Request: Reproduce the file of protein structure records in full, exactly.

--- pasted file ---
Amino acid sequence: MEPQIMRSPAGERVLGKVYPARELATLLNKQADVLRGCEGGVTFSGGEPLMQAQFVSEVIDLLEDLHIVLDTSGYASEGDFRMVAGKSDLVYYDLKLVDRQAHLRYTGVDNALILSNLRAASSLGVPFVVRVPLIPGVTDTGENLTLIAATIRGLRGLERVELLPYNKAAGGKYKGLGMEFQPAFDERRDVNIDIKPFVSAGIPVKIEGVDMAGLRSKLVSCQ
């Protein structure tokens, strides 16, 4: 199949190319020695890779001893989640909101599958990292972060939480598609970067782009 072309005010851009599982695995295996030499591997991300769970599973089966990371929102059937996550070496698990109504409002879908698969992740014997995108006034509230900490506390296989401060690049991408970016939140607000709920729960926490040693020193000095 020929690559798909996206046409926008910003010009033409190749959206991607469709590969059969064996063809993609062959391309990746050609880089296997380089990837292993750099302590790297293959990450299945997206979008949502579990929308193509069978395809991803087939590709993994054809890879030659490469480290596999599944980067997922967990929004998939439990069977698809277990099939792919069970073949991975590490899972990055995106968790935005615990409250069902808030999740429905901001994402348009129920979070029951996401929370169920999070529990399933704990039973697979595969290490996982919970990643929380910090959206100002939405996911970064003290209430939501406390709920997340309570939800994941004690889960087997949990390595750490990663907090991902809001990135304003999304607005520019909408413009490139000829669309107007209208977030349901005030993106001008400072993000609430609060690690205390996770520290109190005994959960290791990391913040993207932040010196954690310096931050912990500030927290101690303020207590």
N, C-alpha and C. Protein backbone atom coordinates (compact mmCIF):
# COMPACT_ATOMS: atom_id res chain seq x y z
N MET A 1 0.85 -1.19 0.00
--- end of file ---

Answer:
Amino acid sequence: MEPQIMRSPAGERVLGKVYPARELATLLNKQADVLRGCEGGVTFSGGEPLMQAQFVSEVIDLLEDLHIVLDTSGYASEGDFRMVAGKSDLVYYDLKLVDRQAHLRYTGVDNALILSNLRAASSLGVPFVVRVPLIPGVTDTGENLTLIAATIRGLRGLERVELLPYNKAAGGKYKGLGMEFQPAFDERRDVNIDIKPFVSAGIPVKIEGVDMAGLRSKLVSCQ
């Protein structure tokens, strides 16, 4: 199949190319020695890779001893989640909101599958990292972060939480598609970067782009 072309005010851009599982695995295996030499591997991300769970599973089966990371929102059937996550070496698990109504409002879908698969992740014997995108006034509230900490506390296989401060690049991408970016939140607000709920729960926490040693020193000095 020929690559798909996206046409926008910003010009033409190749959206991607469709590969059969064996063809993609062959391309990746050609880089296997380089990837292993750099302590790297293959990450299945997206979008949502579990929308193509069978395809991803087939590709993994054809890879030659490469480290596999599944980067997922967990929004998939439990069977698809277990099939792919069970073949991975590490899972990055995106968790935005615990409250069902808030999740429905901001994402348009129920979070029951996401929370169920999070529990399933704990039973697979595969290490996982919970990643929380910090959206100002939405996911970064003290209430939501406390709920997340309570939800994941004690889960087997949990390595750490990663907090991902809001990135304003999304607005520019909408413009490139000829669309107007209208977030349901005030993106001008400072993000609430609060690690205390996770520290109190005994959960290791990391913040993207932040010196954690310096931050912990500030927290101690303020207590």
N, C-alpha and C. Protein backbone atom coordinates (compact mmCIF):
# COMPACT_ATOMS: atom_id res chain seq x y z
N MET A 1 0.85 -1.19 0.00